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Waves of Immigrants

Today, the United States welcomes more legal immigrants than all other countries in the world combined. Illegal immigration is also an important social and economic phenomenon. It is impossible to exaggerate the role immigration has played in American history and American society.

Immigration from the British Isles to America during the colonial and early nationhood period of American history in the 17th and 18th centuries numbered considerably less than one million. This settlement was enough to establish a largely Protestant, English-speaking culture with some pockets of German speakers, also largely Protestant. Immigrants trickled in during the early years of the 19th century, but by about 1830, the pace began to quicken, due to political unrest in Europe. Germans and Irish began to arrive in significant numbers. Because of the Irish potato famine of the 1840s, nearly three quarters of a million Irish people, almost all Catholic, arrived on American shores. Germans, even if Catholic, were able to assimilate rather well into American society, but the Irish people suffered discrimination and persecution for the remainder of the century.

Throughout the latter half of the 19th century, immigrant workers from China and Japan came to the United States, only to suffered severe persecution. Special laws were enacted specifically banning further east Asian immigration, at certain junctures, and specifically disabling these people from attaining permanent residency or citizenship.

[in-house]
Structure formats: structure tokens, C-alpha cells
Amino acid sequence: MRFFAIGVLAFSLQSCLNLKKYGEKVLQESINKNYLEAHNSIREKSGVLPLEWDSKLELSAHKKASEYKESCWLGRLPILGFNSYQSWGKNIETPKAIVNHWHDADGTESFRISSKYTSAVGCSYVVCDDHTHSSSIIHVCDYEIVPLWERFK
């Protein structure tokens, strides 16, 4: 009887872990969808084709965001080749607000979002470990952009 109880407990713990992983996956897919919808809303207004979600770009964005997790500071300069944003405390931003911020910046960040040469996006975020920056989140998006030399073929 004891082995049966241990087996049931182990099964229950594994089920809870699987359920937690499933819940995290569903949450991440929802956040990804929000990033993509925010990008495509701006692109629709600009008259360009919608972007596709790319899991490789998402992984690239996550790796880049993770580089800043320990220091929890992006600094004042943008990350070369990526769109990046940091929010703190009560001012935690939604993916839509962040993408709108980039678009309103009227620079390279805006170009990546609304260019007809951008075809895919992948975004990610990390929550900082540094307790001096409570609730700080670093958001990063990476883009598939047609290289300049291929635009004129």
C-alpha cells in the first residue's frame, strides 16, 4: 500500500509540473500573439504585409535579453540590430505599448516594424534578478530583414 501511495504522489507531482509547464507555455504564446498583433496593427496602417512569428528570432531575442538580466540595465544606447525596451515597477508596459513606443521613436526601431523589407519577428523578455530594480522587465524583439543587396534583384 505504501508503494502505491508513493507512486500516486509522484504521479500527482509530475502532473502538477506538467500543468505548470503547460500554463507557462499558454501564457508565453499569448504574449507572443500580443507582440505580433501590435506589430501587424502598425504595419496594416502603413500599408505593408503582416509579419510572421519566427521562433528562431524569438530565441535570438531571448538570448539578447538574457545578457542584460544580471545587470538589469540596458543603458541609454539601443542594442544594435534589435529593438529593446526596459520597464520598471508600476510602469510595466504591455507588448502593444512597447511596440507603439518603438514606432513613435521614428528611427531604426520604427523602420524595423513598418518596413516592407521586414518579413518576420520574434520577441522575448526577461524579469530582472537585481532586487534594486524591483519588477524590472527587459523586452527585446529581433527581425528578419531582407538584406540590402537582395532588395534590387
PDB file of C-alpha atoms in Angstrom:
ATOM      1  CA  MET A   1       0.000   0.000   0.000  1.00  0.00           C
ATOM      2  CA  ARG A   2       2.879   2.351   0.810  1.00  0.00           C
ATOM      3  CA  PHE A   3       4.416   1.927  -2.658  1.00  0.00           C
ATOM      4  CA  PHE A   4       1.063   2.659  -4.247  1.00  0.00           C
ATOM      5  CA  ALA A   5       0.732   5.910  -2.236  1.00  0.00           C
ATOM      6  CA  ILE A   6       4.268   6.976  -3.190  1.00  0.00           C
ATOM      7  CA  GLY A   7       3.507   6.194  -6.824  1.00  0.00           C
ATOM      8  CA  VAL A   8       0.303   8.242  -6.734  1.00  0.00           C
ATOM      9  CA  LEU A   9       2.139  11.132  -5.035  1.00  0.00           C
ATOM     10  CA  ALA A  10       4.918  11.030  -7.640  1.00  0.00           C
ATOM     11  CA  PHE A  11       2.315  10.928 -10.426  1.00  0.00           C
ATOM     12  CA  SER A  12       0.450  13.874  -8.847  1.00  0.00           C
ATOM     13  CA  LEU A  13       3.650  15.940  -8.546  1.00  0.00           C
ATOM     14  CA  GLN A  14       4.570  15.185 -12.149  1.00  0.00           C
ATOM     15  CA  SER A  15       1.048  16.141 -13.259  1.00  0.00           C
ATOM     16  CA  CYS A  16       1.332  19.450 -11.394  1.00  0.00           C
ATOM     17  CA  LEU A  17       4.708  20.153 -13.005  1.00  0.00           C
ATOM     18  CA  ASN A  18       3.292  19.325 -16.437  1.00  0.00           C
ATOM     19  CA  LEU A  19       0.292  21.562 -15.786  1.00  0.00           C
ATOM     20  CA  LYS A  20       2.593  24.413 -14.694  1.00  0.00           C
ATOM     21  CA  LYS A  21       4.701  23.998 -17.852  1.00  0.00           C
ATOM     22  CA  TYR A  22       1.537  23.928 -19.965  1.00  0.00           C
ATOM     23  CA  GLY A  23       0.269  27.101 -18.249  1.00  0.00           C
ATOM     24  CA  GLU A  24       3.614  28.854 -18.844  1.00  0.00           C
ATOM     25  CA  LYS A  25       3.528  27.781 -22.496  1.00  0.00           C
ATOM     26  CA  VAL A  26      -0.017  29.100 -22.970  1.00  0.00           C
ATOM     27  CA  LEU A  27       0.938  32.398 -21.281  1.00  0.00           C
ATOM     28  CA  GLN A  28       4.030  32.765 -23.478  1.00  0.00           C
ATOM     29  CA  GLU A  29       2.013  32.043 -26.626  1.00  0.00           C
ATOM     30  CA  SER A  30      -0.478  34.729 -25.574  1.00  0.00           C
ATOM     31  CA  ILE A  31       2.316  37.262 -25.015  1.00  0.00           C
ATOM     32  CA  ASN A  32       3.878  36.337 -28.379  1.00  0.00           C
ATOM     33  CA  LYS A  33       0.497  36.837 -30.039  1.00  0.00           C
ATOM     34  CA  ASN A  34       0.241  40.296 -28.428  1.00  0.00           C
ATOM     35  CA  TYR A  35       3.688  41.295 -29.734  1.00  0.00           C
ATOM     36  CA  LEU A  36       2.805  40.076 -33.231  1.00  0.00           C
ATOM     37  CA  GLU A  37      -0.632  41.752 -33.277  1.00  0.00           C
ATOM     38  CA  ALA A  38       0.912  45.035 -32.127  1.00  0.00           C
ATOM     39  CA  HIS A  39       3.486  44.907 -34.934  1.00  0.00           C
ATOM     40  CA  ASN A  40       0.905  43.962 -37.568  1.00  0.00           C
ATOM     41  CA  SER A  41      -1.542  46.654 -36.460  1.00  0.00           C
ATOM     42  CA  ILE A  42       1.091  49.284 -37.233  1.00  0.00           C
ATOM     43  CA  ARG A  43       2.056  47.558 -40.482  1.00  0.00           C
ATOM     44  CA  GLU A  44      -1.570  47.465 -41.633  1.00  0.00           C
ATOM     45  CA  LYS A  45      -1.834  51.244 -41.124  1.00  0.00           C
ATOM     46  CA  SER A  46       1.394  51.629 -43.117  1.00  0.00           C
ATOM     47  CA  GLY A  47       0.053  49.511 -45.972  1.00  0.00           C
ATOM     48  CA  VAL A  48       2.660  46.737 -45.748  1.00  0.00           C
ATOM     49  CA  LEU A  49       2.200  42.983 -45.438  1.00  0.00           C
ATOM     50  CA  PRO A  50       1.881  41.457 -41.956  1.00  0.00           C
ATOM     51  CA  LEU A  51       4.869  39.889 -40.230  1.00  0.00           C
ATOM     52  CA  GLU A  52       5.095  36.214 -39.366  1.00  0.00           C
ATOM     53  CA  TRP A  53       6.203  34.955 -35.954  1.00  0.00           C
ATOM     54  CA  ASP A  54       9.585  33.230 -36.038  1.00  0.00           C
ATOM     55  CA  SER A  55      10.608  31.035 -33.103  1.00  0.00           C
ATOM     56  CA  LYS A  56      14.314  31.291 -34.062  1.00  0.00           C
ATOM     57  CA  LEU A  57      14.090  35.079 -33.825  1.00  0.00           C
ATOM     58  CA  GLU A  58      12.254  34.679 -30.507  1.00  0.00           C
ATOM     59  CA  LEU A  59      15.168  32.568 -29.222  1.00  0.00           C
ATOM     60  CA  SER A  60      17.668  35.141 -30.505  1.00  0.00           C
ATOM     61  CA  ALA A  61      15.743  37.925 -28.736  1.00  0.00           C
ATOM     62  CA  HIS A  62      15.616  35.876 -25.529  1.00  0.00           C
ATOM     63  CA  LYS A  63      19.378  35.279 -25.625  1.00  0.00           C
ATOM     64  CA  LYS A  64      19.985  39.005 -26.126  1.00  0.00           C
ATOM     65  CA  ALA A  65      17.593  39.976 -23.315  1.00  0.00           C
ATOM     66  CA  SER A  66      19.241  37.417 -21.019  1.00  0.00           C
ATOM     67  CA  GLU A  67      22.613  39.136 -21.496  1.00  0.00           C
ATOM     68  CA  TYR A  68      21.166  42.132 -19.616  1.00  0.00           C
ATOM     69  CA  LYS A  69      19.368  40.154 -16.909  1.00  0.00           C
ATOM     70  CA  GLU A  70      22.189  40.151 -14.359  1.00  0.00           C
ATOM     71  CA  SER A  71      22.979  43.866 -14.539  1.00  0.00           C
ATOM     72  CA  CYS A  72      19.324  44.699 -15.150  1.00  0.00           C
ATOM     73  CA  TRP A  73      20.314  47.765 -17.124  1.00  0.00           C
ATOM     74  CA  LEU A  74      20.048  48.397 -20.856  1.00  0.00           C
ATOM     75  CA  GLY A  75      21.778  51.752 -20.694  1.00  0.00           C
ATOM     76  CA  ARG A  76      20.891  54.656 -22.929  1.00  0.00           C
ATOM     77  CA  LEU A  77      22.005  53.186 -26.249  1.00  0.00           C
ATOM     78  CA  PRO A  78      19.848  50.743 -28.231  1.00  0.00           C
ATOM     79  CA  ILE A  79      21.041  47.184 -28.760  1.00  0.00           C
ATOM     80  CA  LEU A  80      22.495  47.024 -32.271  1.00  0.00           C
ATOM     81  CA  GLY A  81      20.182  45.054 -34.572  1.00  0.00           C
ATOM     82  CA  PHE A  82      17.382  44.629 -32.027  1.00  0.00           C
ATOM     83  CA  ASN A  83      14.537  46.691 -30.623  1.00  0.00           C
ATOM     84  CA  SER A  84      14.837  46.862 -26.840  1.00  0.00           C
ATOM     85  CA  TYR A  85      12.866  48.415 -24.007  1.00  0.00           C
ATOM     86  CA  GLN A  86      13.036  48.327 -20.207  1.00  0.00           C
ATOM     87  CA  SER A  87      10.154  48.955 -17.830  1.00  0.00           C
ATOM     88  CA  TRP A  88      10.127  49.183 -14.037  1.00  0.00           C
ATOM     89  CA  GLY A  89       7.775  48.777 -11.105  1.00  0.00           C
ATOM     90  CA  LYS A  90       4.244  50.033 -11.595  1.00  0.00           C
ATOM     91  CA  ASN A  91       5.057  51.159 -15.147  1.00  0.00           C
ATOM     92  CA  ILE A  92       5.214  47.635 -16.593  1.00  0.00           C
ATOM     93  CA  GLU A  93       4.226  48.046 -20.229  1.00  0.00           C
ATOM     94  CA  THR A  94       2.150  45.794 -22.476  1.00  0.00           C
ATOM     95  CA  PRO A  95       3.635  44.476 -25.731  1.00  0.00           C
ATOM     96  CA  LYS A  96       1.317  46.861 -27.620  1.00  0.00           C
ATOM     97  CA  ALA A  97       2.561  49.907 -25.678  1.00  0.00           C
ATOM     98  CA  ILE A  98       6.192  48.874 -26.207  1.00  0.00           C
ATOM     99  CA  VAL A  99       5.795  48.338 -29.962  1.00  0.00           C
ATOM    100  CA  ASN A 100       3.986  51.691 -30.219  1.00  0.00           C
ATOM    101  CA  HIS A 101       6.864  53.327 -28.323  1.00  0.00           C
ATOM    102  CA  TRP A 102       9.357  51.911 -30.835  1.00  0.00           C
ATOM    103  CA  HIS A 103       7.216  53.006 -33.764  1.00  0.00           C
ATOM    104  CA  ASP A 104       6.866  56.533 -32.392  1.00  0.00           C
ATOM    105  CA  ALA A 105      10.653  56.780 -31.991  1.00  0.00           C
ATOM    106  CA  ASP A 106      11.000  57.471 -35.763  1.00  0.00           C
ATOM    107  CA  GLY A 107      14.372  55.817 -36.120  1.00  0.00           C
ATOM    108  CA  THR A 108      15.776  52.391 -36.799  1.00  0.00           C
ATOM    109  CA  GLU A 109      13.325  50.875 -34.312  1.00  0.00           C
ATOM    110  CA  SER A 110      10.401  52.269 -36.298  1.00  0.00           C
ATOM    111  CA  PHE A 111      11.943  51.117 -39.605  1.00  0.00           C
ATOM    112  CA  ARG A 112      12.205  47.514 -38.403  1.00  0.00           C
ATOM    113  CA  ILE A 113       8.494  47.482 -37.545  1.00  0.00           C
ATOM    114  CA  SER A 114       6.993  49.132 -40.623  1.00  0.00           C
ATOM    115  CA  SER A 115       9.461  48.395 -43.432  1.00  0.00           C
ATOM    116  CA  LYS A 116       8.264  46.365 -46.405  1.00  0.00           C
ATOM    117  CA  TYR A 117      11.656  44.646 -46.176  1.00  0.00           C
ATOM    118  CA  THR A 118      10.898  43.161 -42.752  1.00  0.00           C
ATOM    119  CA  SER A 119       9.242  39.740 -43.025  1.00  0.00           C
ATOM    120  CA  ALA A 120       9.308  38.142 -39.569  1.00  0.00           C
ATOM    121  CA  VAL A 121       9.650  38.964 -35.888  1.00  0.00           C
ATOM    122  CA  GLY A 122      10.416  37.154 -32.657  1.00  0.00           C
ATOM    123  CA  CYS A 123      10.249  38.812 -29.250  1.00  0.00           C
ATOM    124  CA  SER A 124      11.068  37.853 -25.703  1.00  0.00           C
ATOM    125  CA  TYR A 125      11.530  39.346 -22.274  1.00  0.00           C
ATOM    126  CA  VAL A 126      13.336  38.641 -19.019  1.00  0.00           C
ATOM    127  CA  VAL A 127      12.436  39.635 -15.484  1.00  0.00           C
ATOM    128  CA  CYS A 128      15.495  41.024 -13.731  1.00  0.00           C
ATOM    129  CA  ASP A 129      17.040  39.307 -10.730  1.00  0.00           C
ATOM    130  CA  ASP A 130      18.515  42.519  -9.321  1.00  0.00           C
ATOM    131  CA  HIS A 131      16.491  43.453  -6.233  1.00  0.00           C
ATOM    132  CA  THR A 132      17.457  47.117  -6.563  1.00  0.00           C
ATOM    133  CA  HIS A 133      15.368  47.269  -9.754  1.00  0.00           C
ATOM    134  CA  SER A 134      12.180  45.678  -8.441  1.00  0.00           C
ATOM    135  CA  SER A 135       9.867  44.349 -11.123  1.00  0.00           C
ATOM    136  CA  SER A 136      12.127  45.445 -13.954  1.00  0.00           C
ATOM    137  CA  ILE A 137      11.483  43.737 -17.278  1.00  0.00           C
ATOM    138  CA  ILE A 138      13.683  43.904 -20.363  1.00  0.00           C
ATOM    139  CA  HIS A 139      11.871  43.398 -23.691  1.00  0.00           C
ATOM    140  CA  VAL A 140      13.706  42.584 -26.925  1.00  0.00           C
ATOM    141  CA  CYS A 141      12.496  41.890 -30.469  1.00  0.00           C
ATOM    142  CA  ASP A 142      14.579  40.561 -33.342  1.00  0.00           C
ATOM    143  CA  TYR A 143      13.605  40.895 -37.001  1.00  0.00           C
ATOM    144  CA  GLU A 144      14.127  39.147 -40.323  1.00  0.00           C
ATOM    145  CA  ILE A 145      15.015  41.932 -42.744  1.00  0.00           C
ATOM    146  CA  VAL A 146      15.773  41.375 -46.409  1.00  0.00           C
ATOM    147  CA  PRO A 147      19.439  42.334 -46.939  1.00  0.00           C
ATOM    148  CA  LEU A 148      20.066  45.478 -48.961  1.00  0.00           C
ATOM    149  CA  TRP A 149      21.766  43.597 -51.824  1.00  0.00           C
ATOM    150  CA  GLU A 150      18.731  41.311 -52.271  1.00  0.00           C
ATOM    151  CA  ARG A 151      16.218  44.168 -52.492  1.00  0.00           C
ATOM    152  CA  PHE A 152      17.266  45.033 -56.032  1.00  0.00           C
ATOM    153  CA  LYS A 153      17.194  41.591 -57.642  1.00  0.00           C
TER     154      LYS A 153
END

Toward the end of the 19th century and into the 20th, a different flood of immigrants came into the United States on steamships. These 25 million people came from Italy, Greece, Hungary, Poland and the other Slavic countries. Some three million among them were Jews (who identified more with their religion that with the countries from which they had emigrated). Most of these people crammed into the large cities of the east and mid-west, forming their own neighborhoods, competing with each other, and gradually assimilating into the American mainstream. New York Harbor’s Ellis Island, a famed station for processing immigrants during this era, is the iconic representation of the immigrant experience. Swedes, Norwegians, and hundreds of thousands of French-Canadians also moved to the United States during this period.

In 1924, Congress passed an act that severely restricted immigration by establishing a quota system based on the percentage of population from individual countries as it stood in 1890, just before the big European wave. The Great Depression of the 1940s and World War II saw no mass immigration. The racially and ethnically restrictive laws stood until 1965, when the Immigration and Nationality Act abolished national quotas and instead set a general limit of 170,000 immigrant visas a year, with preference to immigrants with family connections in the United States, and certain job skills. This precipitated a flood of immigration, legal and illegal, from all over the world, which is still going on.

Next Section:Struggle and Assimilation

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